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Heart Failure

Signs of Heart Failure?

Heart failure (aka congestive heart failure) is an inadequate functioning of the heart muscle that often develops after other conditions have damaged or weakened the heart. It can also occur if the heart becomes too stiff. It can be ongoing (chronic), or it may start suddenly (acute). Some of the symptoms include rapid weight gain caused by fluid buildup and shortness of breath, a fast heart rate, a lingering cough, swelling in the feet, legs, or abdomen, extreme fatigue, nausea or loss of appetite.

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Signs of a Heart Attack: Men vs. Women

The symptoms of a heart attack can vary from person to person. Some people don’t have any symptoms at all. Men’s heart attack symptoms are often described as chest pain that feels like a crushing weight on the chest. Women’s heart attack symptoms may also include chest pain, but more likely to have different, subtler symptoms for three or four weeks before a heart attack. Coronary artery disease (CAD) in women is sometimes hard to diagnose and often affects the small arteries, which cannot be clearly seen during cardiac catheterization.

Systolic Heart Failure

This condition occurs when the heart muscle becomes weak and enlarged. When the ventricles contract, it isn’t capable of pumping enough blood throughout the body. The measurement of how much blood your heart pumps with each beat is called ejection fraction – and with systolic heart failure, that measurement is lower than expected. The byproduct is backed-up blood in the lungs, shortness of breath, and eventually edema, or ankle swelling.

Diastolic Heart Failure

In this case, the heart muscle becomes stiff instead of weakened. As a result, it cannot relax between contractions. It keeps blood from filling up the ventricles as needed. Even though the ejection fraction is often in the normal range, the condition still causes a backup of blood in the body. The backup can impact numerous organs, such as the liver.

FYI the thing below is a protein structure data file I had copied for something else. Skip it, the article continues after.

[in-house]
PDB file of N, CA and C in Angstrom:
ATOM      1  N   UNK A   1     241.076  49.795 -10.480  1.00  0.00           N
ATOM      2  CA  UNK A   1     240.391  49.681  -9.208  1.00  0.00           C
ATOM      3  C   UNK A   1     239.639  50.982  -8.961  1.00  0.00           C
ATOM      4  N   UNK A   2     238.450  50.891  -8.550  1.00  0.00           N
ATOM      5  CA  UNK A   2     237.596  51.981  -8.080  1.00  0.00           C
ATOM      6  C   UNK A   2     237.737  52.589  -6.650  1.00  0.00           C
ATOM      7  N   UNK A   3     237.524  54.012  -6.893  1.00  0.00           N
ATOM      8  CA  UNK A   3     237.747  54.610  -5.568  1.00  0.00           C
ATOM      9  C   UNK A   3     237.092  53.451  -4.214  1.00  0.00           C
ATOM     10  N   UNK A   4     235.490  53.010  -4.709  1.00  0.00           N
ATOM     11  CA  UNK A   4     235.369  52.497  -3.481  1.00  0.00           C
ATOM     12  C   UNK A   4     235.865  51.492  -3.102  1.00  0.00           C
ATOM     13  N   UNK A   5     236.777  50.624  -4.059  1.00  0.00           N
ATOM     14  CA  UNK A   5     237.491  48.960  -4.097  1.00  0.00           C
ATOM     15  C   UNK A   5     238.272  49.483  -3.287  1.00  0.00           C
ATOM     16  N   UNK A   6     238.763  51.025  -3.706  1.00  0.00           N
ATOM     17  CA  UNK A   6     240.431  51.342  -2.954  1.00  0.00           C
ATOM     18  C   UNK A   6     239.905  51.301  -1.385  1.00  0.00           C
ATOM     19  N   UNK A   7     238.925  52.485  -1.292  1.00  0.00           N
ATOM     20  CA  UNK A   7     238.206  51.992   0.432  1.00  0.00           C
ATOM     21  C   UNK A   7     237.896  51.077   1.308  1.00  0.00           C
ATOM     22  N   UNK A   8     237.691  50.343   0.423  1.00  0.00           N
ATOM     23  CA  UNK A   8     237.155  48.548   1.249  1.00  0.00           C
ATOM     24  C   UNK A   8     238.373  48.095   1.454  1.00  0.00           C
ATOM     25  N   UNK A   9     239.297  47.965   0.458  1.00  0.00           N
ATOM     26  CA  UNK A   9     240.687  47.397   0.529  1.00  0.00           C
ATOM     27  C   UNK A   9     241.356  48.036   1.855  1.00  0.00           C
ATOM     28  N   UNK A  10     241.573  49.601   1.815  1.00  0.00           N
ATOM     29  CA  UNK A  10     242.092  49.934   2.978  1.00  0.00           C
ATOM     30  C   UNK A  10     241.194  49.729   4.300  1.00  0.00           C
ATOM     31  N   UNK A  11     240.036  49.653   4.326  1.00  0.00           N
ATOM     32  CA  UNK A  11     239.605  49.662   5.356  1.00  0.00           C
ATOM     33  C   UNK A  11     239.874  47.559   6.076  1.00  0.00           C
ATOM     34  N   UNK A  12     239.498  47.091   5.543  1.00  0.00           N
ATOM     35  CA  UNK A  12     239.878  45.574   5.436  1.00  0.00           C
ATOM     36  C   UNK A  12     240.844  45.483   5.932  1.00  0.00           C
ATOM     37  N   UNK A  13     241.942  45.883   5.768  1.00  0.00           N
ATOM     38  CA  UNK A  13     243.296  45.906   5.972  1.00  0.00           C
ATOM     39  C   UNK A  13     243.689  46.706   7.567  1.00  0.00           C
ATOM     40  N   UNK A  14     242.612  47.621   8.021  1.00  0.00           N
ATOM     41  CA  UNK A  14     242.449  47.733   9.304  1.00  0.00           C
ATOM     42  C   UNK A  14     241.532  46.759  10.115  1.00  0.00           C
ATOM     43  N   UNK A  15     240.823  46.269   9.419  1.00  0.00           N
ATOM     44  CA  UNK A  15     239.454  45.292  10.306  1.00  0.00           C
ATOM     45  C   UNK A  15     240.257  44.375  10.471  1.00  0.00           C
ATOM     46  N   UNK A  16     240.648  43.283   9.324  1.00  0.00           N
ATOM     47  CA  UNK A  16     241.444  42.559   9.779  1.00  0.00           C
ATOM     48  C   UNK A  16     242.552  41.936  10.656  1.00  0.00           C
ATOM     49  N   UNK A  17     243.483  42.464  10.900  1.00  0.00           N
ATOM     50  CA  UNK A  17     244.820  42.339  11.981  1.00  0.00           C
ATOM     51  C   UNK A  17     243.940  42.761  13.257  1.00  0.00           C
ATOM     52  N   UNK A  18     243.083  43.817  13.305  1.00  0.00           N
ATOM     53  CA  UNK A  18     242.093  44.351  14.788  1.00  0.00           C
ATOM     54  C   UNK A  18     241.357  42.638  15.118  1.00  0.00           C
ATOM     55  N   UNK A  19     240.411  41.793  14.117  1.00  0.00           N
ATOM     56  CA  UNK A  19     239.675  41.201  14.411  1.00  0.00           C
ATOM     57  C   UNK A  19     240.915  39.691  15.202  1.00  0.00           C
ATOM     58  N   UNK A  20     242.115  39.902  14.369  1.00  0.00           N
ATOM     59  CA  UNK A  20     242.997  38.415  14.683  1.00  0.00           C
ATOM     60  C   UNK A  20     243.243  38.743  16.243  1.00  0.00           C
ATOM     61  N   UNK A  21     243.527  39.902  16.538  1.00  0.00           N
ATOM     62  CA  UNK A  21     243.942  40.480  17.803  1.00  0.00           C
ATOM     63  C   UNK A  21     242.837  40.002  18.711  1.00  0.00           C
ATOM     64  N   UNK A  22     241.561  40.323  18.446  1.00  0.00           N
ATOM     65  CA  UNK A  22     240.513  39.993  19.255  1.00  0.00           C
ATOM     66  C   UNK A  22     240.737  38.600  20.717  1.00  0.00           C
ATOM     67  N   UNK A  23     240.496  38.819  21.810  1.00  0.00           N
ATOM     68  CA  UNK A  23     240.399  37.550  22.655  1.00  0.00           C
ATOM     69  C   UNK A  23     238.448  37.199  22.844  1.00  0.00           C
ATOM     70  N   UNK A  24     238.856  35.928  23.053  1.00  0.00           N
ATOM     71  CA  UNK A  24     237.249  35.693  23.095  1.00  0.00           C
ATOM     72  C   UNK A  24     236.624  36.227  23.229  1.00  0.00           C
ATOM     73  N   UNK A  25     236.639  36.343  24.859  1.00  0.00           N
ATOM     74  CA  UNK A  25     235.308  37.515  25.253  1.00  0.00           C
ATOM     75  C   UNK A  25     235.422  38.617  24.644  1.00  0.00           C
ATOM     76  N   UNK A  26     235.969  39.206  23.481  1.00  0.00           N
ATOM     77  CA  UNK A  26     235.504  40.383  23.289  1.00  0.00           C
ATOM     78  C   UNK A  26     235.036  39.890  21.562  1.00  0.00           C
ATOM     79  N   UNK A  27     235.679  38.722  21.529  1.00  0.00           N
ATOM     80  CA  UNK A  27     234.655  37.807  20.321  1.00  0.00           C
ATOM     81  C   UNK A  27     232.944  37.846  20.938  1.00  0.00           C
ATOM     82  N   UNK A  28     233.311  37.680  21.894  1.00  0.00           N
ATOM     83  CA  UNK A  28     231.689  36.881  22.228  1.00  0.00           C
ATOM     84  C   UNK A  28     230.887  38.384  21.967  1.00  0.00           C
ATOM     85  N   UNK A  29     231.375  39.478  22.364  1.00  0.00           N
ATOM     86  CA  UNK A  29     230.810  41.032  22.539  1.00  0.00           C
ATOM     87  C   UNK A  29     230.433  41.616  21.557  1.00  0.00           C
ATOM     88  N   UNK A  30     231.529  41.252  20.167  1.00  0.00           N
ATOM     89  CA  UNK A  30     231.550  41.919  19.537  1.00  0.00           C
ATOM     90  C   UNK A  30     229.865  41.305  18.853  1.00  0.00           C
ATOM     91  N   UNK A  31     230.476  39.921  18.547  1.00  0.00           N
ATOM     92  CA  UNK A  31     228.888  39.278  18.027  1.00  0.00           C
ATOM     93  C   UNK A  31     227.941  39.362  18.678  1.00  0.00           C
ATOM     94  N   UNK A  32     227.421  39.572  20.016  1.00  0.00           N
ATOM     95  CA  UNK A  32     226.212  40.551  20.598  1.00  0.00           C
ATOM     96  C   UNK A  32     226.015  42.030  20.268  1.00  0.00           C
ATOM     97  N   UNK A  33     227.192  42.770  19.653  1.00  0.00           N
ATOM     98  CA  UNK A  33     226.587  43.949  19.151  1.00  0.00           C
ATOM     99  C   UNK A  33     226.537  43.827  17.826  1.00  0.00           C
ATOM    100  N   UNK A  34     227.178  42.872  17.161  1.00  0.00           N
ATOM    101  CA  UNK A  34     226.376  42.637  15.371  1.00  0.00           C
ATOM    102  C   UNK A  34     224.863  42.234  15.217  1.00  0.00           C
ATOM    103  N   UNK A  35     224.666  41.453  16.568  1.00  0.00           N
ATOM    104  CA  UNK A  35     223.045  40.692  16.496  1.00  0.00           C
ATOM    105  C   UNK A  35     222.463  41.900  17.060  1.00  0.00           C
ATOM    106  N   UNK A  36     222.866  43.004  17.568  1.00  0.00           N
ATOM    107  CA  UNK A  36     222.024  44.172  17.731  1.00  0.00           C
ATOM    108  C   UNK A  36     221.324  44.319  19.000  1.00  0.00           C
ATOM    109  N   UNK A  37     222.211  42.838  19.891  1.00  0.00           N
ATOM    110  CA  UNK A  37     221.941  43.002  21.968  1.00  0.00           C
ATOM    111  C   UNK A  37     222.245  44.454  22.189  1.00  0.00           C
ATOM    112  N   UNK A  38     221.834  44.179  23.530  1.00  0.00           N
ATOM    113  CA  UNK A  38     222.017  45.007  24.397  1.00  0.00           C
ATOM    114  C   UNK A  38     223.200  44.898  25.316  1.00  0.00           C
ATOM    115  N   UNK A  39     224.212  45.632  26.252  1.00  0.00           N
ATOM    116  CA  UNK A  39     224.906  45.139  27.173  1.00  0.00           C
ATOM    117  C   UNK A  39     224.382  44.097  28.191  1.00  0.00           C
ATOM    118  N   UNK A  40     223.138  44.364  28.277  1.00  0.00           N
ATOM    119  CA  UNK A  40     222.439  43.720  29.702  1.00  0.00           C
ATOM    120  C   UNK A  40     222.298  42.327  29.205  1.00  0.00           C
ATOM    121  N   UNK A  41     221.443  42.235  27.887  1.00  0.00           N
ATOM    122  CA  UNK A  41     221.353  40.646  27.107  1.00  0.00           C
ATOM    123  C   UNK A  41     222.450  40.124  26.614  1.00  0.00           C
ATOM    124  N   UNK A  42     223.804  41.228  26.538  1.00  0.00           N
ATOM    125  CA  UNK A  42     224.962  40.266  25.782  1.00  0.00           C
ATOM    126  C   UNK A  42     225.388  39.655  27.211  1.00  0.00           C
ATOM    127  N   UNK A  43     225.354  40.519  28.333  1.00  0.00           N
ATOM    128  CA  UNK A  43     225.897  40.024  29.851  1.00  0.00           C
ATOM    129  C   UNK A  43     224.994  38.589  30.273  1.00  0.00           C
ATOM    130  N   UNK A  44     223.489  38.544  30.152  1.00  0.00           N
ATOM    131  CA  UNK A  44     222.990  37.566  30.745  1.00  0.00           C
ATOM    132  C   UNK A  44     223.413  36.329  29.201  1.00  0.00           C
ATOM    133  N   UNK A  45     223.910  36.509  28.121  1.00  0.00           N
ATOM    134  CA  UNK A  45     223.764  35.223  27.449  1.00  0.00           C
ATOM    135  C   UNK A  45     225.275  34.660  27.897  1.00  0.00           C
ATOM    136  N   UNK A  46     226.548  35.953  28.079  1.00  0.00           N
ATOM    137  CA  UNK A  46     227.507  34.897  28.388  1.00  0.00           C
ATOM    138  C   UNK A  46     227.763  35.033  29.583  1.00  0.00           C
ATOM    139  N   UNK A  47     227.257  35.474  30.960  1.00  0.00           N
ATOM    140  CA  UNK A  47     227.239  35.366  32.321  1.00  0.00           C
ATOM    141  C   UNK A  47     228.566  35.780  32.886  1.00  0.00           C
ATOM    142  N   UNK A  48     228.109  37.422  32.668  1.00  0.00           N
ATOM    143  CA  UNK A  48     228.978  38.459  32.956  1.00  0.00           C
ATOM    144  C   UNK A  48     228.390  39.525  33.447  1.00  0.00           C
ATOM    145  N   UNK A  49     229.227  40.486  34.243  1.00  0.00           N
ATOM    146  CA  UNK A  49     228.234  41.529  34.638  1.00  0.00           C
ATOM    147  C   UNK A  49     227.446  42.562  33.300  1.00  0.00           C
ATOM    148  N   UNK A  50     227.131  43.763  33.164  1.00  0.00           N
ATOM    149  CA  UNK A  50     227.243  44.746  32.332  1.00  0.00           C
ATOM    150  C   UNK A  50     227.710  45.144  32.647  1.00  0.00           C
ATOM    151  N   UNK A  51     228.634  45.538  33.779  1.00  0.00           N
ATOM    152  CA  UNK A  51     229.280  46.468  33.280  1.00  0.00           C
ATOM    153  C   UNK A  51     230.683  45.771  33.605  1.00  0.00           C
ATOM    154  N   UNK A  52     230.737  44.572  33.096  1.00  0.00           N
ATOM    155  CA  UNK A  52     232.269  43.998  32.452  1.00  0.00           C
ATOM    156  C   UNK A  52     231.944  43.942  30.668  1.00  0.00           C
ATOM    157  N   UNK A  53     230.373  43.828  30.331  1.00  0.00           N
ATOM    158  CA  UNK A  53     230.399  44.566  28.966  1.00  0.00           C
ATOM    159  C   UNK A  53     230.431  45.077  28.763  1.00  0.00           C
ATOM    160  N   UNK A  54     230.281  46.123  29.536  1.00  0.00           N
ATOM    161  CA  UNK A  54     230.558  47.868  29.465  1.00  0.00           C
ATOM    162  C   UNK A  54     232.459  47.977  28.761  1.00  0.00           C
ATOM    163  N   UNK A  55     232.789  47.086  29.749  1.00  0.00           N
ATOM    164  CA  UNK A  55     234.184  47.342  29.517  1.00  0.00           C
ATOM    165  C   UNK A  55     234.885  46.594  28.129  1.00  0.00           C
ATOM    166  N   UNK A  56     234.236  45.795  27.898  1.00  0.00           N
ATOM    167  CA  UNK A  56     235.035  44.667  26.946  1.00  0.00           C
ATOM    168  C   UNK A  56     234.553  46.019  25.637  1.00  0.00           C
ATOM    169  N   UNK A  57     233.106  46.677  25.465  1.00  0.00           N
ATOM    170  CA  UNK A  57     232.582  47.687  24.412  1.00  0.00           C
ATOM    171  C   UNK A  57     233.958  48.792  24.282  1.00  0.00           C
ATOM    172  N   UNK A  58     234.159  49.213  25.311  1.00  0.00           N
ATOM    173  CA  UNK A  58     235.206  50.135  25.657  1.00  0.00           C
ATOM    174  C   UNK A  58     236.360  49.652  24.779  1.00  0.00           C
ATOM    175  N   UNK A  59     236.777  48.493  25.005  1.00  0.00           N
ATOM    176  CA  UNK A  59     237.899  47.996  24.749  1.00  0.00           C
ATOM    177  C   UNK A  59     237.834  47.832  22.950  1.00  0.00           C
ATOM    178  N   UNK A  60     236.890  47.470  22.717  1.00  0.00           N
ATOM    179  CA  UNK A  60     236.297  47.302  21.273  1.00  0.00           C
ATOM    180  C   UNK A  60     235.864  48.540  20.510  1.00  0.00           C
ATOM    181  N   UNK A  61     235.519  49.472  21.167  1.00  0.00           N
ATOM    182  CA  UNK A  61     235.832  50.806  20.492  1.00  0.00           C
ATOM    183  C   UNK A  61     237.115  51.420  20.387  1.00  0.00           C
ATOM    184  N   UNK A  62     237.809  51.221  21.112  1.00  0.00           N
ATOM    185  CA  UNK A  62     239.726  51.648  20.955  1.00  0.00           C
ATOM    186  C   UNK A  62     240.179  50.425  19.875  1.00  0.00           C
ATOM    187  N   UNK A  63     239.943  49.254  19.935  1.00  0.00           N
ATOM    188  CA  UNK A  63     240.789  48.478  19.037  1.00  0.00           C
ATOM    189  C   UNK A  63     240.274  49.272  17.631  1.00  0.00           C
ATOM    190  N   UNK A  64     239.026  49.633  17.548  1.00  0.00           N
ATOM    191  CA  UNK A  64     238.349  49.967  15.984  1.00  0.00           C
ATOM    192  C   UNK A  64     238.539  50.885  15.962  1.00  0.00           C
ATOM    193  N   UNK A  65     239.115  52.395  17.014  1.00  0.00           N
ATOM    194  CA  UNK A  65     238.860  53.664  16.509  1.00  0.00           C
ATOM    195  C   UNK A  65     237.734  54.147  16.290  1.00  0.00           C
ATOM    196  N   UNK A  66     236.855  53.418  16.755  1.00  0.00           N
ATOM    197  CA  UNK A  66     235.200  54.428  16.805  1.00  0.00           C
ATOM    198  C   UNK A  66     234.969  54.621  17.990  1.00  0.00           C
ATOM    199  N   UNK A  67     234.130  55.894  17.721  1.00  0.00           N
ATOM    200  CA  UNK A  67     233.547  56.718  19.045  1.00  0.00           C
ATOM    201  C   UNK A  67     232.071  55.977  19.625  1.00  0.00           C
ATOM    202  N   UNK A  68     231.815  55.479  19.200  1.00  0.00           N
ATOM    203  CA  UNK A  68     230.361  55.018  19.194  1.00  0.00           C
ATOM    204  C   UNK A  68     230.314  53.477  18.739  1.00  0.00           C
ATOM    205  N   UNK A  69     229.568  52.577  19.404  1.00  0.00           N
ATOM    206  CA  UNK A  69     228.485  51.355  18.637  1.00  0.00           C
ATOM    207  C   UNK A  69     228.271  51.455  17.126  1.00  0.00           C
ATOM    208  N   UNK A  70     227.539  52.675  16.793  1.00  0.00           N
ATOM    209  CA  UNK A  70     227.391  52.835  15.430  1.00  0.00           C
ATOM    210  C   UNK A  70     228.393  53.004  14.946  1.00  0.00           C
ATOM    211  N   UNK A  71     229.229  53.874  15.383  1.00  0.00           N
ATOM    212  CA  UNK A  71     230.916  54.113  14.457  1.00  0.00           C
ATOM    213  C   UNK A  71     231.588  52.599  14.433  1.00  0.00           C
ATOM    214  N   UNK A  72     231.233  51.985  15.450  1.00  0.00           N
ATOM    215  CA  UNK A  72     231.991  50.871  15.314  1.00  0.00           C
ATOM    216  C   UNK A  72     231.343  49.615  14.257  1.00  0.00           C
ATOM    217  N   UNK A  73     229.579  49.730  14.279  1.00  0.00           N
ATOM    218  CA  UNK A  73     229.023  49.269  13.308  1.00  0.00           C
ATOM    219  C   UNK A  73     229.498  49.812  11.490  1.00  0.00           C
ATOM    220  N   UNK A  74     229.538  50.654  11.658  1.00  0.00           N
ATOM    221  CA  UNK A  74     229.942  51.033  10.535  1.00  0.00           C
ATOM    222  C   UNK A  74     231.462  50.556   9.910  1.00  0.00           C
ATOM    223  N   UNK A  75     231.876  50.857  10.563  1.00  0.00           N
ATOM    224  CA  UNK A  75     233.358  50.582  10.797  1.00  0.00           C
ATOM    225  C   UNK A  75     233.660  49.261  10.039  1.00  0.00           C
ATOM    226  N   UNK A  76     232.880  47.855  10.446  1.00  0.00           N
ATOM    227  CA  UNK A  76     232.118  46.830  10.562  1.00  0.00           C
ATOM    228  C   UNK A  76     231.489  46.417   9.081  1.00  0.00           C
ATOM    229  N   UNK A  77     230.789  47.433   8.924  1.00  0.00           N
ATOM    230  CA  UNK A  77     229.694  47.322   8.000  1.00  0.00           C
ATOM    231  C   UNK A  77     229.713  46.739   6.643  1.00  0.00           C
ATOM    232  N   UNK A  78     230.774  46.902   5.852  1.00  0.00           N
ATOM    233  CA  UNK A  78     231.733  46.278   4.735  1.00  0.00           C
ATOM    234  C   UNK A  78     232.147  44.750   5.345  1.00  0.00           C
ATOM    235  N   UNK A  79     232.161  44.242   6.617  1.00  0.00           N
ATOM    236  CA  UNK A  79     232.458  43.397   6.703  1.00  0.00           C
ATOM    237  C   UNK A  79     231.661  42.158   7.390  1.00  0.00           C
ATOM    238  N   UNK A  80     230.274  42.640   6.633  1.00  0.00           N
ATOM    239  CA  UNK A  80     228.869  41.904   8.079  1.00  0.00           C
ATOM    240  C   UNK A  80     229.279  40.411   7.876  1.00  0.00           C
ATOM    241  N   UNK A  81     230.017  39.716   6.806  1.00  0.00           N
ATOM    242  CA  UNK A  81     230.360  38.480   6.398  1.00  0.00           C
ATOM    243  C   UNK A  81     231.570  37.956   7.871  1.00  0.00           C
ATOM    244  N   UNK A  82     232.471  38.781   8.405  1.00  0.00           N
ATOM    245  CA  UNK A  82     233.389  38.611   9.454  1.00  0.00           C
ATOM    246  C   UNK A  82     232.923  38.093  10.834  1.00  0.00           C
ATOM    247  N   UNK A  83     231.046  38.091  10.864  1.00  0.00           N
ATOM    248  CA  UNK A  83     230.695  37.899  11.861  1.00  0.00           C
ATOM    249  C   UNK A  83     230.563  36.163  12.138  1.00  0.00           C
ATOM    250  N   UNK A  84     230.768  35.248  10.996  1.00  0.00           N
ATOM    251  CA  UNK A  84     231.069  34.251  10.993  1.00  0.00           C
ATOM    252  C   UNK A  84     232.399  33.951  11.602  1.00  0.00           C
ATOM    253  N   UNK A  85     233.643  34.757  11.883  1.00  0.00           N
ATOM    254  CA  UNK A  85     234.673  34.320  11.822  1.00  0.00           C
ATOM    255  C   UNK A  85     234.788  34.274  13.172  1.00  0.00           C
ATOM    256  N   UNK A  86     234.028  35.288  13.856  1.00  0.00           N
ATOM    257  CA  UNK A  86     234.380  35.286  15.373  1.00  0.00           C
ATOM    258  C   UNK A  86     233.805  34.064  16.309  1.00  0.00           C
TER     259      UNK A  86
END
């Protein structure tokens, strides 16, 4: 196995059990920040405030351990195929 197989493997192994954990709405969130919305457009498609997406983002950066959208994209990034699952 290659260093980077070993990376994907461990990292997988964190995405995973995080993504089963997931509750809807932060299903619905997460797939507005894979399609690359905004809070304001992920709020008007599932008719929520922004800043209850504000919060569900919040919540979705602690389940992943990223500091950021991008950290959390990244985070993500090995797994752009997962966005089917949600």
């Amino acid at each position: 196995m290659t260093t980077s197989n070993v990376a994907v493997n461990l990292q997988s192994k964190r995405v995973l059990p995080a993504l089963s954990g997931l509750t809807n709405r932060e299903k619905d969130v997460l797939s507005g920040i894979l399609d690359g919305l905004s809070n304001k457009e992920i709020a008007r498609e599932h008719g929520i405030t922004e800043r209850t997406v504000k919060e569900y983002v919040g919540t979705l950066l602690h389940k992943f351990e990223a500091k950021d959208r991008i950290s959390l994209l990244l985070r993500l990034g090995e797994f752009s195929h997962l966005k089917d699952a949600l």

The signs and symptoms of systolic and diastolic heart failure

Fortunately for you, there are several signs and symptoms of heart failure. Keeping a close eye on your heart health is an excellent idea. Some of the symptoms include rapid weight gain caused by fluid buildup and shortness of breath. Many patients experience a fast heart rate and a lingering cough. Others will notice swelling in the feet, legs, or abdomen. Nearly all patients suffer from extreme fatigue. Lastly, many will notice frequent nausea or loss of appetite.

Heart Failure Treatment

At Touro Heart & Vascular Care in New Orleans, treatment depends on your individual diagnosis. For example, if heart failure stems from a valve problem, a procedure such as TAVR may be performed. If your problem is due to high blood pressure or blood sugar levels, then medication, weight loss, and lifestyle changes like smoking cessation might be recommended. If you develop severe heart failure or serious arrhythmias (irregular heartbeats) you may need an implantable defibrillator or pacemaker. If you have had a heart attack, you may be a candidate for a minimally invasive procedure such as angioplasty or coronary stenting, or possibly more invasive such as open-heart bypass surgery.

Advanced Congestive Heart Failure

Advanced congestive heart failure (CHF) means the condition has progressed to where traditional therapies and symptom management are no longer working. Someone with advanced heart failure feels shortness of breath and other symptoms even at rest. Sometimes called cardiac asthma, it is caused by the backup of fluid in the left side of the heart due to a heart that pumps weakly, a leaky valve or a heart defect When congestive heart failure progresses to an advanced stage, there are still treatment options. The decisions – ranging from “do everything possible” to “strive for comfort” – aren’t easy. Touro’s CHF Program and medical teamwork in partnership with you. Shared decision-making means you don’t have to make decisions on your own.

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